The reboot of The Twilight Zone is not actually a reboot at all, but a continuation. It is, technically, one entry in a franchise that includes the original 1959 series as well as several other entries since then, but really, the Twilight Zone is not a show; it’s a place, and the show is a vehicle to document its mysteries.
The 2019 vehicle features Jordan Peele as the narrator (and executive producer). The episodes are not available on TV or popular streaming channels like Netflix. Instead, they will be released two at a time on CBS All Access, a streaming site exclusive for CBS, which is in itself a kind of Twilight Zone. (Have you ever met a real person who pays $5.99 a month just to watch CBS?) Like the original, some of the episodes hit the mark, while others fall short. Unlike the original, they are all too long (ruining the half-hour format was a mistake).
The first episode, “The Comedian,” follows Kumail Nanjiani as a struggling stand-up comedian named Samir Wassan. His material consists of overwrought political jokes about the Second Amendment. The audience gets bored, their eyes glaze over, they look at their phones. When Samir gets encouragement to rely more on his personal life for material, he takes the advice and finds some success, but it comes with a cost. Each friend, family member, or pet he lauds onstage then disappears from his life. It offers some refreshing critique of comedians who care more about success than preserving relationships. Samir’s existential crisis — success versus his personal life — lasts a little too long, which is a running theme in this version of the show.
Two of the episodes deal with completely preventable, yet seemingly unsolvable disasters. The first, “Nightmare at 30,000 Feet,” follows journalist Justin Sanderson (Adam Scott), trapped on a plane. There he finds an MP3 player in his seat pocket loaded with a podcast about the disappearance of the very flight he is on. Justin becomes convinced he must do everything possible to save the flight, with little success. To be fair, no flight attendant is going to take action because one haggard passenger heard a weird podcast. It’s a well-done episode, combining modern fears like unsolved plane crashes, terrorism, and the futility of AirPods. Scott, as always, is well-cast in an anxious, fidgety role like this. One passenger believes Justin, noting that humans were never supposed to be this high in the sky. At its best, The Twilight Zone examines behavior humans should never have developed in the first place.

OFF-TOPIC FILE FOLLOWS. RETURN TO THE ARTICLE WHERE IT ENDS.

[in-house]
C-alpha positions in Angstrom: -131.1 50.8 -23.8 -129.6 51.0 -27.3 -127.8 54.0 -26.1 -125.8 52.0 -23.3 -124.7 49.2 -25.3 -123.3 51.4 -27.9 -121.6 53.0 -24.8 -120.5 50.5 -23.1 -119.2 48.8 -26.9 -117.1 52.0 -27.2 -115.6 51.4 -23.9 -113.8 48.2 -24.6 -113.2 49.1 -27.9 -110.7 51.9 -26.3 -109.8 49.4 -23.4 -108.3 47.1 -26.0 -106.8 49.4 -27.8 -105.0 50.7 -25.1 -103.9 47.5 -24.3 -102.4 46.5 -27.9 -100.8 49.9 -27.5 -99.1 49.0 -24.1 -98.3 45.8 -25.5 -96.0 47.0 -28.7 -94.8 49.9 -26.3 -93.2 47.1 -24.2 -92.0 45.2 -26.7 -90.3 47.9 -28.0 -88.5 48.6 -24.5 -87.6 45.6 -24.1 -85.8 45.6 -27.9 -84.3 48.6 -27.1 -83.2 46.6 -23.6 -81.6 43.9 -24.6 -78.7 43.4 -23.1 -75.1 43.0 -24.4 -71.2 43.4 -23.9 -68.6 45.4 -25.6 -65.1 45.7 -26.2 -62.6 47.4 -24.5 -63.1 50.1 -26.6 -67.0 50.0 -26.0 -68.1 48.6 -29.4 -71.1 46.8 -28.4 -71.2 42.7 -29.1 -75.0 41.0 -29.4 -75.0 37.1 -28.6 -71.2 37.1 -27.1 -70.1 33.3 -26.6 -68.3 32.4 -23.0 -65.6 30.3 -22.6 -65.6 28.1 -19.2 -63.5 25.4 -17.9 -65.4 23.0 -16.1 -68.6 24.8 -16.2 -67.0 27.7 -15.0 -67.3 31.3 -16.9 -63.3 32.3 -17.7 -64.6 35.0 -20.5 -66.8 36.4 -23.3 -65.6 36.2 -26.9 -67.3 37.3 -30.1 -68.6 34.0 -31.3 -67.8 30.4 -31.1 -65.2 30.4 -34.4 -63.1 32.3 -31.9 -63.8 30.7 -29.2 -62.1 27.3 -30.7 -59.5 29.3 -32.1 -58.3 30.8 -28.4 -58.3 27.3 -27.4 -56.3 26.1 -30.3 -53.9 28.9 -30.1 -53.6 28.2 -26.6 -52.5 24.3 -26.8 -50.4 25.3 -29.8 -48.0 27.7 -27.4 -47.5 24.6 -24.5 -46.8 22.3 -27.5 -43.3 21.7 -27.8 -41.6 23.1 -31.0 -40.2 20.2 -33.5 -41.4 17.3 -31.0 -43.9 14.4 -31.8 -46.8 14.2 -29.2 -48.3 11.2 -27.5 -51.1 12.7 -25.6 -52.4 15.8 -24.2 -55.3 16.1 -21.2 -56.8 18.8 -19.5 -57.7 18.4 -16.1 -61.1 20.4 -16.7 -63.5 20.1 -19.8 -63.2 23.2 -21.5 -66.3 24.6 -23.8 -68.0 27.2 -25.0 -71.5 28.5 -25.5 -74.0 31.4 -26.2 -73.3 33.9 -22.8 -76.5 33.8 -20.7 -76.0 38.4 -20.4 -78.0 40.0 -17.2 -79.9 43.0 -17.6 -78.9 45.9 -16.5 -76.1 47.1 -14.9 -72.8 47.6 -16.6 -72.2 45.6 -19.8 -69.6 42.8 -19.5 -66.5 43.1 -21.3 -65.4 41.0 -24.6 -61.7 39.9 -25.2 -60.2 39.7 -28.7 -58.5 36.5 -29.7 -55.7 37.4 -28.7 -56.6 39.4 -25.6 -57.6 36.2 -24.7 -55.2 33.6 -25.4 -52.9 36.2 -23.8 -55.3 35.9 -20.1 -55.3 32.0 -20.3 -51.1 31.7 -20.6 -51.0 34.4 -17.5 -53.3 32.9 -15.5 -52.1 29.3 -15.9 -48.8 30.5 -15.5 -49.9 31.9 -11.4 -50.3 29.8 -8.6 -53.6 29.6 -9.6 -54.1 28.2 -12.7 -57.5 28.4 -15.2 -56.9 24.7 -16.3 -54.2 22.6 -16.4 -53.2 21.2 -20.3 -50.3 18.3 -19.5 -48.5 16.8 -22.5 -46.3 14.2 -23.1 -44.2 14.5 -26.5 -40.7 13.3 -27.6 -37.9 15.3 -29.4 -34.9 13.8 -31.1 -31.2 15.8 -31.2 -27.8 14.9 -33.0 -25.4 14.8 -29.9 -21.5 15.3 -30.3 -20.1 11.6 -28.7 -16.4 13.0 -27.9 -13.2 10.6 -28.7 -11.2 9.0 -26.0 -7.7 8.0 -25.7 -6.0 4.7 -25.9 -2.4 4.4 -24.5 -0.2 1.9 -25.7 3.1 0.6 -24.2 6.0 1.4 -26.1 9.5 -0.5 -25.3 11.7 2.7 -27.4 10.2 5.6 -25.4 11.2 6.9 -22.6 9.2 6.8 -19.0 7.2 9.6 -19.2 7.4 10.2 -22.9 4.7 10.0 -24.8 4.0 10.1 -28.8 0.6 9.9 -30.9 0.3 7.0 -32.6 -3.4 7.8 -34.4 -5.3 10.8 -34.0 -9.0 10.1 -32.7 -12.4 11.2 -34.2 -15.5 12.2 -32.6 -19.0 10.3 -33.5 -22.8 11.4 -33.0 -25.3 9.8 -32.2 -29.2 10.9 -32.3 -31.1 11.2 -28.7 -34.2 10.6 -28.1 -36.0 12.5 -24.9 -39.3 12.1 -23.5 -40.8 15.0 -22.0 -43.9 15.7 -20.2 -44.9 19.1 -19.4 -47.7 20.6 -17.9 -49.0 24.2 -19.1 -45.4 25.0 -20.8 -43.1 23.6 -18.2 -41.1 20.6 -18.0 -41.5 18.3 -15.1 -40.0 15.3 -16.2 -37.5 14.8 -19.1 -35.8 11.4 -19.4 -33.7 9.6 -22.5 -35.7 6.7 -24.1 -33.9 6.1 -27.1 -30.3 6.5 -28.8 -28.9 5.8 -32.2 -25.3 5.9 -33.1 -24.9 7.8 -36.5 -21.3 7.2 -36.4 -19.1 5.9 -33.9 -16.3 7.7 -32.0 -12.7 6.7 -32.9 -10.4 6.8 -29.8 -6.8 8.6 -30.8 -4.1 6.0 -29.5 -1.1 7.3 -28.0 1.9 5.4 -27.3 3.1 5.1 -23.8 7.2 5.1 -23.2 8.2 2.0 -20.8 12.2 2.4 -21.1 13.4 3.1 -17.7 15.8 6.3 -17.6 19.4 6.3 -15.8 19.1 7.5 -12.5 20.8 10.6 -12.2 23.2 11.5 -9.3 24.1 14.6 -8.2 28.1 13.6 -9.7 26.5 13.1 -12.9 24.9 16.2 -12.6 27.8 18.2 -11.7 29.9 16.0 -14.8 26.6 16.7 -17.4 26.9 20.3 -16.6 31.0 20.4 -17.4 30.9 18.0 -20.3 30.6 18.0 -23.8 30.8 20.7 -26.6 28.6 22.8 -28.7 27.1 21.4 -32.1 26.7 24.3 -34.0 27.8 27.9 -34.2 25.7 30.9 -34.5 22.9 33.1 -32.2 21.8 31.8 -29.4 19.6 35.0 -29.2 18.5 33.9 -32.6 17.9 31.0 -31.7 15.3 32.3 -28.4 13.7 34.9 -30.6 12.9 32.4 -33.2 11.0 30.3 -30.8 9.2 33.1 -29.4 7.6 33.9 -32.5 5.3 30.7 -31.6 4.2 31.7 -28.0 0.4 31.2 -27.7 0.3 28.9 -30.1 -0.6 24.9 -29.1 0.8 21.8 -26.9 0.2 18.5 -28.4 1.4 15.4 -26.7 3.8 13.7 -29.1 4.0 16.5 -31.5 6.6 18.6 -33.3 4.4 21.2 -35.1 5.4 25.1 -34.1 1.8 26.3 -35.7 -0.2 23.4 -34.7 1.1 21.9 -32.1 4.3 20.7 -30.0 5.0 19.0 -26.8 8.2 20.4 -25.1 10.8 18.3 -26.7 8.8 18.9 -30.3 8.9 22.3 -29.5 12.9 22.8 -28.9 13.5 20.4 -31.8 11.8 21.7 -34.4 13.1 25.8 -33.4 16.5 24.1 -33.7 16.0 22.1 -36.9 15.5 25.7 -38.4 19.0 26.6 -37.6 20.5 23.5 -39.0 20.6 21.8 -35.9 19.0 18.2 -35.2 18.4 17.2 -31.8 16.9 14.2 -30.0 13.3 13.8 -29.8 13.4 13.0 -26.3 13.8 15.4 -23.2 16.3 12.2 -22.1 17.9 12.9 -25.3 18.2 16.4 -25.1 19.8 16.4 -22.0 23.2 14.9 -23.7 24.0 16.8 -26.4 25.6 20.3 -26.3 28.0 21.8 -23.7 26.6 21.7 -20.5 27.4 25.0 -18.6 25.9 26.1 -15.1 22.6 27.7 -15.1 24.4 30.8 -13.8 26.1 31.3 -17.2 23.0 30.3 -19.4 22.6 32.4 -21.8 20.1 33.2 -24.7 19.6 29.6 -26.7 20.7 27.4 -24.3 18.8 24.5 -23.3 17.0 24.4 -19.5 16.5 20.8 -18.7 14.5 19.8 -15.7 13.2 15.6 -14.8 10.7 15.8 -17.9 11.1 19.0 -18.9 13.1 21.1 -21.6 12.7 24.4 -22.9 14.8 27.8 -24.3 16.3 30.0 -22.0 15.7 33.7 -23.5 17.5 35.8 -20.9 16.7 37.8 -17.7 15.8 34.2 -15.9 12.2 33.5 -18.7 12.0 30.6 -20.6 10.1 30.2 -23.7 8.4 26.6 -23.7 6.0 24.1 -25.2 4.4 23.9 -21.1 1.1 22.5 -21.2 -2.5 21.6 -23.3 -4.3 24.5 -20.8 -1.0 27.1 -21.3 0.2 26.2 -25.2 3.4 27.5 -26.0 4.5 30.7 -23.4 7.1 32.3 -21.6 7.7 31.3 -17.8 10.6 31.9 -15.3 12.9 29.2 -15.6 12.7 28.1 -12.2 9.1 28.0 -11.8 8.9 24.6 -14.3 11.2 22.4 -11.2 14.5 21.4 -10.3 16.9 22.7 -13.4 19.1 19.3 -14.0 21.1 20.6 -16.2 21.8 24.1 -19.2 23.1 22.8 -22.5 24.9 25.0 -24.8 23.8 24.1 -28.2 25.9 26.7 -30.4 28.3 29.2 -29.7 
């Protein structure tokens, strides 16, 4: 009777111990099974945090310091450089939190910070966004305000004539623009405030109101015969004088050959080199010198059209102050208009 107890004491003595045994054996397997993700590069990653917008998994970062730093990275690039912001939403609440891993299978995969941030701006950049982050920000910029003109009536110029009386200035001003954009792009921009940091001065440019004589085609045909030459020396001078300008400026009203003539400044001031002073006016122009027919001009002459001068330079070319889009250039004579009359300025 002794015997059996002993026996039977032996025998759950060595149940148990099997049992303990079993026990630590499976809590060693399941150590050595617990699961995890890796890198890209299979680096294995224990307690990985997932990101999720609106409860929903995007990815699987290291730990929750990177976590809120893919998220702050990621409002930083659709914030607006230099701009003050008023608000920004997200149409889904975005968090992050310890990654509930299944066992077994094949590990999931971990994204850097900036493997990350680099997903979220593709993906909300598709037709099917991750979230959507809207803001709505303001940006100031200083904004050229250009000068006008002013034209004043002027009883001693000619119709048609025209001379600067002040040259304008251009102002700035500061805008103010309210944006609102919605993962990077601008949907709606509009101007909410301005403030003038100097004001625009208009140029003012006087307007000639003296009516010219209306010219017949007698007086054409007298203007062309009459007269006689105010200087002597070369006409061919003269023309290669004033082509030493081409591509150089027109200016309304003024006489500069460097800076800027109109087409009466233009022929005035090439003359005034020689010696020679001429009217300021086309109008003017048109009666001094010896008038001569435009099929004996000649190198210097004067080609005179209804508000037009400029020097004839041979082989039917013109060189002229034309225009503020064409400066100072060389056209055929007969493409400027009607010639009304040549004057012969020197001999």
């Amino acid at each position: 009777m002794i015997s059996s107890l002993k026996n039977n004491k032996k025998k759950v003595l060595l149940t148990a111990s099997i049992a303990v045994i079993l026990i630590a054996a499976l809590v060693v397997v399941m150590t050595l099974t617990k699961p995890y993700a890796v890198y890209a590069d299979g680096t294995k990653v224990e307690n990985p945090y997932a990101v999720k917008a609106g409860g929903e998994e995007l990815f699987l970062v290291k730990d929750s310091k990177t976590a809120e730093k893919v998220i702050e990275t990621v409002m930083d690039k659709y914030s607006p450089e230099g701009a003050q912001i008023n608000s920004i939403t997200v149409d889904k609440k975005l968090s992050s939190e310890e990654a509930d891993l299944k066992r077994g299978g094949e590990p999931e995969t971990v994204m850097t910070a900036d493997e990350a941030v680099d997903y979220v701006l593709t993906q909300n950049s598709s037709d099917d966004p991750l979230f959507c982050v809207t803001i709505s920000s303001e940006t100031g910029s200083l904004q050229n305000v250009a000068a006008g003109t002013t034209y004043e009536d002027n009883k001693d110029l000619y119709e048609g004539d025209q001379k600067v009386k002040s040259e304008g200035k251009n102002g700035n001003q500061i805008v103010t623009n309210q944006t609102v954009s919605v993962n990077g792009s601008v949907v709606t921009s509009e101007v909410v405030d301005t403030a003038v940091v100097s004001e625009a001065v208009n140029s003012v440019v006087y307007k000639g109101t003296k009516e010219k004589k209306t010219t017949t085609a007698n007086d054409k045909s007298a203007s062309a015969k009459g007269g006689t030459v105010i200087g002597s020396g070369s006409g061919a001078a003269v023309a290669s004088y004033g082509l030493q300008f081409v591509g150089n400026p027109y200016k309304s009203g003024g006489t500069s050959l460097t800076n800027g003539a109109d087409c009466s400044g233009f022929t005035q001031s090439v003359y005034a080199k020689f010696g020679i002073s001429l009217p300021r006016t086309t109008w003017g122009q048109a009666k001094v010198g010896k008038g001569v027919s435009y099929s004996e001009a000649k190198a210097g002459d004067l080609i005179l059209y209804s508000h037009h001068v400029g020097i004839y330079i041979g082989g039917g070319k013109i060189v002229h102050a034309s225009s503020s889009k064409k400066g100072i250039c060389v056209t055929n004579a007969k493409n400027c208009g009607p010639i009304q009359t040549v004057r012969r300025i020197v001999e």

“Replay” (streaming April 12) tackles a human-made disaster of a different variety. Nina Harrison (Sanaa Lathan) is driving her son to his freshman year of college and grows increasingly desperate to protect him from police violence. When she realizes her old camcorder has the ability to rewind time, Nina uses it to erase a confrontation with a white police officer. But no matter what route they take, where they stop, how nice they are — the cop always finds them, and always accosts her son. Any mother’s worst fear is not being able to protect her kids, but “Replay” asks what there is to do when even the powers of the Twilight Zone aren’t enough. She cannot rewind far back enough to undo institutional racism, and the burden looms like a storm cloud. Unlike in “Nightmare,” Nina is able to convince her son and brother of the rewinding and repeated police confrontations, because it’s probably not hard for them to imagine.
The wildcard of the series so far is “A Traveler” (streaming April 12), set at a police station in tiny Iglaak, Alaska on Christmas Eve. Cocky Captain Pendleton (Greg Kinnear) is gearing up for his favorite Christmas party tradition, where he pardons one lucky criminal. Officer Yuka (Marika Sila) assumes it will be her recently apprehended brother, until a slick interloper in a pinstripe suit shows up, begging to be pardoned. He claims to be a travel vlogger by the name of A Traveler (Steve Yeun), but he’s clearly up to no good. The "no good" ends up involving Russia, aliens, and power grids. This episode feels more X-Files than Twilight Zone — at any moment, Yuka could dial in Mulder and Scully for help — though it is the most visually impressive, full of strange angles and shadows.
As the show’s intro states, the Twilight Zone exists “between the pit of one’s fears and the summit of one’s knowledge.” It’s not about what you know to be true about the world, but how the knowledge of consequences doesn’t always provide an easy solution.